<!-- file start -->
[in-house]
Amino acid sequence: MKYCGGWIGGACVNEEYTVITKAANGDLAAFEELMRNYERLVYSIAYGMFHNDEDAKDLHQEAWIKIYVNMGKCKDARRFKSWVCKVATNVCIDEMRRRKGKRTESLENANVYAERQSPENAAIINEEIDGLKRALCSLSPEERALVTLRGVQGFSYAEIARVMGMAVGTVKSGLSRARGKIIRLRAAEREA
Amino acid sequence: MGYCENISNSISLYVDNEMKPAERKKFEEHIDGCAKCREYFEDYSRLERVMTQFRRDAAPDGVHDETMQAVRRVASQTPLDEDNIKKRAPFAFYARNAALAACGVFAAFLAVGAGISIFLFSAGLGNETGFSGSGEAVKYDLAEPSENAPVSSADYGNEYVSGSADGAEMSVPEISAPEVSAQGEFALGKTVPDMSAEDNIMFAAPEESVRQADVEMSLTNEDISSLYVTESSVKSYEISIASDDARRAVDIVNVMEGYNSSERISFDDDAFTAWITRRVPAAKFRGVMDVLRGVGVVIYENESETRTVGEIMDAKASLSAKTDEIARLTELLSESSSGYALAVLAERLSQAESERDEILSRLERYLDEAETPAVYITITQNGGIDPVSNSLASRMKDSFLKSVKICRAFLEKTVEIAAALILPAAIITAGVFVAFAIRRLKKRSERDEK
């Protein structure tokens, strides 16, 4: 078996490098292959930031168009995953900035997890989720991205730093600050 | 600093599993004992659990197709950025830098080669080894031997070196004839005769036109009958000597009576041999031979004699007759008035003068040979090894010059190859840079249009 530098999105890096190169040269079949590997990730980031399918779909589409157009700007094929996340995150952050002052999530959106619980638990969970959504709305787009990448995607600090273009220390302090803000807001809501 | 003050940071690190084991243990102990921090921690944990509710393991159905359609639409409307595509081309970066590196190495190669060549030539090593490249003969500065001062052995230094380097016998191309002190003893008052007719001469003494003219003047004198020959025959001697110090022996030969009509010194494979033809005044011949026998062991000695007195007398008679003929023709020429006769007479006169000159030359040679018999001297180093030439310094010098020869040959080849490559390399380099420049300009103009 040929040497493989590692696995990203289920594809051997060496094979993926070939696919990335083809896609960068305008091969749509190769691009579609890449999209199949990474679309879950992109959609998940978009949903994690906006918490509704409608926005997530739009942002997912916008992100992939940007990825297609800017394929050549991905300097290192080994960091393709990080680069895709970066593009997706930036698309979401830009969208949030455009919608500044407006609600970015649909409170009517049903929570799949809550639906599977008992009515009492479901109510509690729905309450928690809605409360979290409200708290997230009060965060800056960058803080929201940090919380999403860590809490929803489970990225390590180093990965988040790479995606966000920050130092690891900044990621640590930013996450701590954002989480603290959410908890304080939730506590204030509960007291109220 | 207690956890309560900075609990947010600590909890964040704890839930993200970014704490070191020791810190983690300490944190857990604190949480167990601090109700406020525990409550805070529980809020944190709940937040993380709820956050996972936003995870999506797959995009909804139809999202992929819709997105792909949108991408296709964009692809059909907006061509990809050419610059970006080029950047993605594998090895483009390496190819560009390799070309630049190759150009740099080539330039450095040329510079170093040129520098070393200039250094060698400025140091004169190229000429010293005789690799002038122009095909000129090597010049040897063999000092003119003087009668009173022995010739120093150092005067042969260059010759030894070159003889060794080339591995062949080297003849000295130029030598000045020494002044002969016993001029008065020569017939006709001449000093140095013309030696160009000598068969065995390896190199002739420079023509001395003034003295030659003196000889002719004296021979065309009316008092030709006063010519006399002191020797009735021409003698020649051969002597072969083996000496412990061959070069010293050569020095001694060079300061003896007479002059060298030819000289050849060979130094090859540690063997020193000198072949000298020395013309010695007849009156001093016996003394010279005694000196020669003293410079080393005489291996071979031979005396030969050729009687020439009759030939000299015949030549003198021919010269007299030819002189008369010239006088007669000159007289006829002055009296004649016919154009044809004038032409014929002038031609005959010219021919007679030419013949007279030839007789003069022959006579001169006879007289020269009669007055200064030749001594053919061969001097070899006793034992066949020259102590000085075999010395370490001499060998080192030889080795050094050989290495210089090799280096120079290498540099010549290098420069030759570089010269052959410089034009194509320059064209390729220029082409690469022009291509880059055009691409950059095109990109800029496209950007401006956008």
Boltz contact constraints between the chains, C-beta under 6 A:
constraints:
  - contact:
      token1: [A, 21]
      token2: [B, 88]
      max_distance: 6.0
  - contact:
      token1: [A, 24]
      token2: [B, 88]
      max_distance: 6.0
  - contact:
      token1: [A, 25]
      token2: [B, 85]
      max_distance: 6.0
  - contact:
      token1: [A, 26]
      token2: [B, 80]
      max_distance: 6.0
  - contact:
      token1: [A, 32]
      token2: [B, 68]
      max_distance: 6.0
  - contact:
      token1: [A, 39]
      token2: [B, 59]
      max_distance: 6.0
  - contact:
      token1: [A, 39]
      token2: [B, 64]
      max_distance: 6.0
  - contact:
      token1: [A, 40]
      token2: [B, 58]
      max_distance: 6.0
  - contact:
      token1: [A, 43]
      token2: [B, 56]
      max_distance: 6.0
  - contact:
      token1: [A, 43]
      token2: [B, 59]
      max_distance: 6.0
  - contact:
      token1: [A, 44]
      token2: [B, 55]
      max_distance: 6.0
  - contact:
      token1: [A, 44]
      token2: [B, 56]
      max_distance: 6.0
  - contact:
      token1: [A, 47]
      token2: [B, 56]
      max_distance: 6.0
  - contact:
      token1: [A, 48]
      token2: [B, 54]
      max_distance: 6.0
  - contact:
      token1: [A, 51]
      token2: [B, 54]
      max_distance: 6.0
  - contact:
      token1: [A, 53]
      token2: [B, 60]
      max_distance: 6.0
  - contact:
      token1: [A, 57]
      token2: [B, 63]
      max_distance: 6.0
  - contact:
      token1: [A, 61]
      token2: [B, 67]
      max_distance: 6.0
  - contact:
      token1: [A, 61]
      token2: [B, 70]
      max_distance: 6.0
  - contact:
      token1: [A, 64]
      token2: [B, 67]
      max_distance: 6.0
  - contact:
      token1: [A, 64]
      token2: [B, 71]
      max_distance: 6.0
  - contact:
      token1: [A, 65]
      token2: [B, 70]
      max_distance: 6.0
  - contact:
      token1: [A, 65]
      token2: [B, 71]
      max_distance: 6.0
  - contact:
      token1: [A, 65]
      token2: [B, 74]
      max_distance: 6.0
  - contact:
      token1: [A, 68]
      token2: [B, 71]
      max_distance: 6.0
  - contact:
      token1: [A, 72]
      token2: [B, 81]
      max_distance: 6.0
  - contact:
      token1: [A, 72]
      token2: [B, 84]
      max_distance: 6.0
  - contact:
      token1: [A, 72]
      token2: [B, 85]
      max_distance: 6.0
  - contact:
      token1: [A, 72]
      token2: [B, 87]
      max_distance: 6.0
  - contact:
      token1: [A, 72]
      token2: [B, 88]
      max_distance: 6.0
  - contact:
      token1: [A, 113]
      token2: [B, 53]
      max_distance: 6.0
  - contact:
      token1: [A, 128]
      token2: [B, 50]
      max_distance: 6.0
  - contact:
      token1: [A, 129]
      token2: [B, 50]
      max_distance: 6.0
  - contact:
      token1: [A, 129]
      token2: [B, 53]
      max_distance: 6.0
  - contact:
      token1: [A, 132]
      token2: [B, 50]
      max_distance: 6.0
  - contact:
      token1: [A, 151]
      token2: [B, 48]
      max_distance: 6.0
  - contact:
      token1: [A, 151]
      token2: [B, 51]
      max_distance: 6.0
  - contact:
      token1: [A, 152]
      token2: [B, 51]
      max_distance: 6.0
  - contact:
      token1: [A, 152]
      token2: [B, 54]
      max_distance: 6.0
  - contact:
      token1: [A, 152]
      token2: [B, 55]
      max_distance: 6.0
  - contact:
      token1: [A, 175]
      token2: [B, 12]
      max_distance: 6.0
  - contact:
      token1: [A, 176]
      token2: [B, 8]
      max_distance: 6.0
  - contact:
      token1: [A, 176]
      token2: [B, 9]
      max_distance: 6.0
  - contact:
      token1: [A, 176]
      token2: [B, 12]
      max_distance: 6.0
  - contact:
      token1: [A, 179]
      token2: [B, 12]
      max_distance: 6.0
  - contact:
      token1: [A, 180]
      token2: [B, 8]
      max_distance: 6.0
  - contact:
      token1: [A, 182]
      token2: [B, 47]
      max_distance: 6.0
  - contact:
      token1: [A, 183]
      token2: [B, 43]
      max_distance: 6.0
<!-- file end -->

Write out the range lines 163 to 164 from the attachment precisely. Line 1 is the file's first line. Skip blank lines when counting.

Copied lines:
  - contact:
      token1: [A, 152]